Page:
Let’s get one thing straight: I’m not black. And have Jewish ancestry. So when I say that Hasan Salaam’s “Children of God,” a heavily Islamic rap record littered with prayer clips, sermons, and preaching black power and unity, is one of the best Hip Hop albums I’ve heard in the last five years, you know the judgment did not come easily. This is not a record targeted to a white audience, and it is unapologetically political. But it is also level-headed, without a hint of racism, proof that MLK was right: One can have racial pride without racial bias; one can talk of oppression without advocating violence toward the oppressor; one can speak the truth with pain and rage, but without hatred.
Salaam has been around since 2004, hailing from Jersey and telling street tales without glorifying gangbanging. He’s also a teacher of chess and creative writing in his home-state’s public school system, working with inmates and troubled youth, organizing community boycotts–showing that he is true to the game, practicing what he preaches. “Children of God” is his second record, and it’s the first of two albums he will release this year, both independent.
“Angel Dust,” featuring Lord Jamar, is the first song on the record with a hook, and it’s a powerful anti-drug club rap, telling a street story as well as Nas or GFK, Lord Jamar shows versatility on the hook and Mr. Salaam shows incredible skill by rapping about sex and drugs without being vulgar, crude, or even using a single curse word. Another catchy tune is “The Uprock,” featuring one of my personal favorite underground rappers, Masta Ace. Ace never goes wrong, with a thesaurus-like command of the language and a flow that’s musical without losing the hip hop cadence. Is every single song a masterpiece? No. But what album can claim a perfect tracklist these days? “The Reign” is a little schizophrenic, moving too fast to be inspirational, and Mr. Salam’s deep, dark flow is better suited for slower beats. But these missteps are still interesting, as we get to hear him stretch a little, and the few lighter tracks provide much needed breaks between the thought-provoking intensity of this record.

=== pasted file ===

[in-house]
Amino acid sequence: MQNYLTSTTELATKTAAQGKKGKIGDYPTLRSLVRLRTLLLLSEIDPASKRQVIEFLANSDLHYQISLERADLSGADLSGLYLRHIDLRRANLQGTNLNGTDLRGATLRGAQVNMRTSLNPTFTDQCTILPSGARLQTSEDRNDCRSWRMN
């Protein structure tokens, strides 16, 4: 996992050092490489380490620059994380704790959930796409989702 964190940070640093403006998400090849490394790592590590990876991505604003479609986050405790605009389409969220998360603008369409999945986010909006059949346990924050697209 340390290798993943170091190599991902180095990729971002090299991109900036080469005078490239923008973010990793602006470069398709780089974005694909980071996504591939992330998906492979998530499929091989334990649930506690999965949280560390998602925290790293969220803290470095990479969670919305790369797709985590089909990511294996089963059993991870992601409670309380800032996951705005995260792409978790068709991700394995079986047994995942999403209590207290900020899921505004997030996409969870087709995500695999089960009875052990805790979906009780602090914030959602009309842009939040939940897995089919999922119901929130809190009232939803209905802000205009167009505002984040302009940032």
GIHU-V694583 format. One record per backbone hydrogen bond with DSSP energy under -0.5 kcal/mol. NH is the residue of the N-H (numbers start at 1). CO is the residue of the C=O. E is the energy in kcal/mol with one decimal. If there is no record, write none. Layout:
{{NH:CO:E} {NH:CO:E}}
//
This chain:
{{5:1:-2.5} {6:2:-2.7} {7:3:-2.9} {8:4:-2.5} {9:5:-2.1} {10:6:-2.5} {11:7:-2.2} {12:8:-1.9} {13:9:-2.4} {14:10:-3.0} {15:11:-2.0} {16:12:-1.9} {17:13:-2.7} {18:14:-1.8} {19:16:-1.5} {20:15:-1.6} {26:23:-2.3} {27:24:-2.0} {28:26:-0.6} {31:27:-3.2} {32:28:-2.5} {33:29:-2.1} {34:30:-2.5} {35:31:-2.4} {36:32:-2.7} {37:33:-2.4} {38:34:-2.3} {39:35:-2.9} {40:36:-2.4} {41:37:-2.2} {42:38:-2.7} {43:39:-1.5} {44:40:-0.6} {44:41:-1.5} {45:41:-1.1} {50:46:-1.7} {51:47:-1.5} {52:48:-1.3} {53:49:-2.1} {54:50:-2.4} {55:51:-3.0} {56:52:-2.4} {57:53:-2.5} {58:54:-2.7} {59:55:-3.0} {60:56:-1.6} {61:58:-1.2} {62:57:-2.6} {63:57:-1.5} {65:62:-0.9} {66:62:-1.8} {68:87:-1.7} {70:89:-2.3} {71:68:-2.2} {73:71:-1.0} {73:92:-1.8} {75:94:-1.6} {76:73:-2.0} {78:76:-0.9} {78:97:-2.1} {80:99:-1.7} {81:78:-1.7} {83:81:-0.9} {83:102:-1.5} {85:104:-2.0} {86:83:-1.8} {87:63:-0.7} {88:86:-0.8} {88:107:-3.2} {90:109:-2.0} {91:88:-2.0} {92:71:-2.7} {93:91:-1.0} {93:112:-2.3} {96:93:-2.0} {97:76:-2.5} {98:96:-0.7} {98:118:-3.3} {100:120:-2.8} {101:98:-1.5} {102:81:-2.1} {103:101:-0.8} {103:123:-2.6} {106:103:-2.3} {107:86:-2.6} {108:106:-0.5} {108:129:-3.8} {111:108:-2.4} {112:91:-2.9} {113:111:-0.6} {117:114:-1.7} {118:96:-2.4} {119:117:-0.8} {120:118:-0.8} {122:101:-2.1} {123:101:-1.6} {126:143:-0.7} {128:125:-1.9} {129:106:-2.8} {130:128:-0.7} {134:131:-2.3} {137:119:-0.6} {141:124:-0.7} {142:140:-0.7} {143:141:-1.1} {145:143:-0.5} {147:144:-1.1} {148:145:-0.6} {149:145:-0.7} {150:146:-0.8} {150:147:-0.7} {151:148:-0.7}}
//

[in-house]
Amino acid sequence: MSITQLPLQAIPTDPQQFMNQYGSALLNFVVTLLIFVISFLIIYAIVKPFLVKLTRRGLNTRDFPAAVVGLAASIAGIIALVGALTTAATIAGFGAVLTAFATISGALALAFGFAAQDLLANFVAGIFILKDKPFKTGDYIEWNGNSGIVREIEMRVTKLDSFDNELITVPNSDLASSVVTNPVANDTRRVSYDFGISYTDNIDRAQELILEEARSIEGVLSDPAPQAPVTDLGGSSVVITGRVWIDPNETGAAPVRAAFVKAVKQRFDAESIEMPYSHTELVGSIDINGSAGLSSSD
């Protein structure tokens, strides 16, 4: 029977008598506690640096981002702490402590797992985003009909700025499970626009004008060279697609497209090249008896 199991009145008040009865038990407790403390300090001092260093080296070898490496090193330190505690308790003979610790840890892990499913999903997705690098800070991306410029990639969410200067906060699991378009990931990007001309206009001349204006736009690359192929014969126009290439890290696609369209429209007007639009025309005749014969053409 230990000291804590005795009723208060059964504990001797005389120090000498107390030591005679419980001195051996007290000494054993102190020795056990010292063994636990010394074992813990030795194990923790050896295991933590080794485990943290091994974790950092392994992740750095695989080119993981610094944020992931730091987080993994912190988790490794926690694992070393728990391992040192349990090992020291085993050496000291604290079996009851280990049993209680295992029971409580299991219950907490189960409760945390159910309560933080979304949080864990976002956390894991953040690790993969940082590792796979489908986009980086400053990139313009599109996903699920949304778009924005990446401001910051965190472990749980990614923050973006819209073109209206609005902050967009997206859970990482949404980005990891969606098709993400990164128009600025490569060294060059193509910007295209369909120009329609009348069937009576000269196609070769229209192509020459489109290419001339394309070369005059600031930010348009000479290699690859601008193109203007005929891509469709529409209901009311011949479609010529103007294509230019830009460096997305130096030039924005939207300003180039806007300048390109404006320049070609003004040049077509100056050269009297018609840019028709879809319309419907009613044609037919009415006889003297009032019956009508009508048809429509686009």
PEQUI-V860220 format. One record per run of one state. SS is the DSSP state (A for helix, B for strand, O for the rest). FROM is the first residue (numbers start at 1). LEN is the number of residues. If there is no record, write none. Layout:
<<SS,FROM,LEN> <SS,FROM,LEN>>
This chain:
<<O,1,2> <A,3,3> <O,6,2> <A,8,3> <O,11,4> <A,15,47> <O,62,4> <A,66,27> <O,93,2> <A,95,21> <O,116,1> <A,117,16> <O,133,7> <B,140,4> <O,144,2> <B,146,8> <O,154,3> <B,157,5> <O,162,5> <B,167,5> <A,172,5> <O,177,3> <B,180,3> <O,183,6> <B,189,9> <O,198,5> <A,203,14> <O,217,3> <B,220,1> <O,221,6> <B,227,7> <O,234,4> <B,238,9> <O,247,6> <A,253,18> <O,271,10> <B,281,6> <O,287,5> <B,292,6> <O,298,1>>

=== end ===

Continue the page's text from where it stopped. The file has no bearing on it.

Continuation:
“Even with the seed of life, some still seek the pipe,” Mr. Salaam says on the title track. This line is just one of many he tosses off in succession. There are so many times I had to hit pause and rewind, just to catch up. Truly, this album should be played in schools as an example of how popular music can do its thing without being ignorant, and how hip hop is not nearly dead. This is a spiritual album with practical, real-life stories—an example of the way Religion is supposed to work in human life: It’s not idealistic, but it is full of ideas. Go buy it now.
BONUS UNDERGROUND RAPPER:
If you haven’t heard Yela by now, you need to.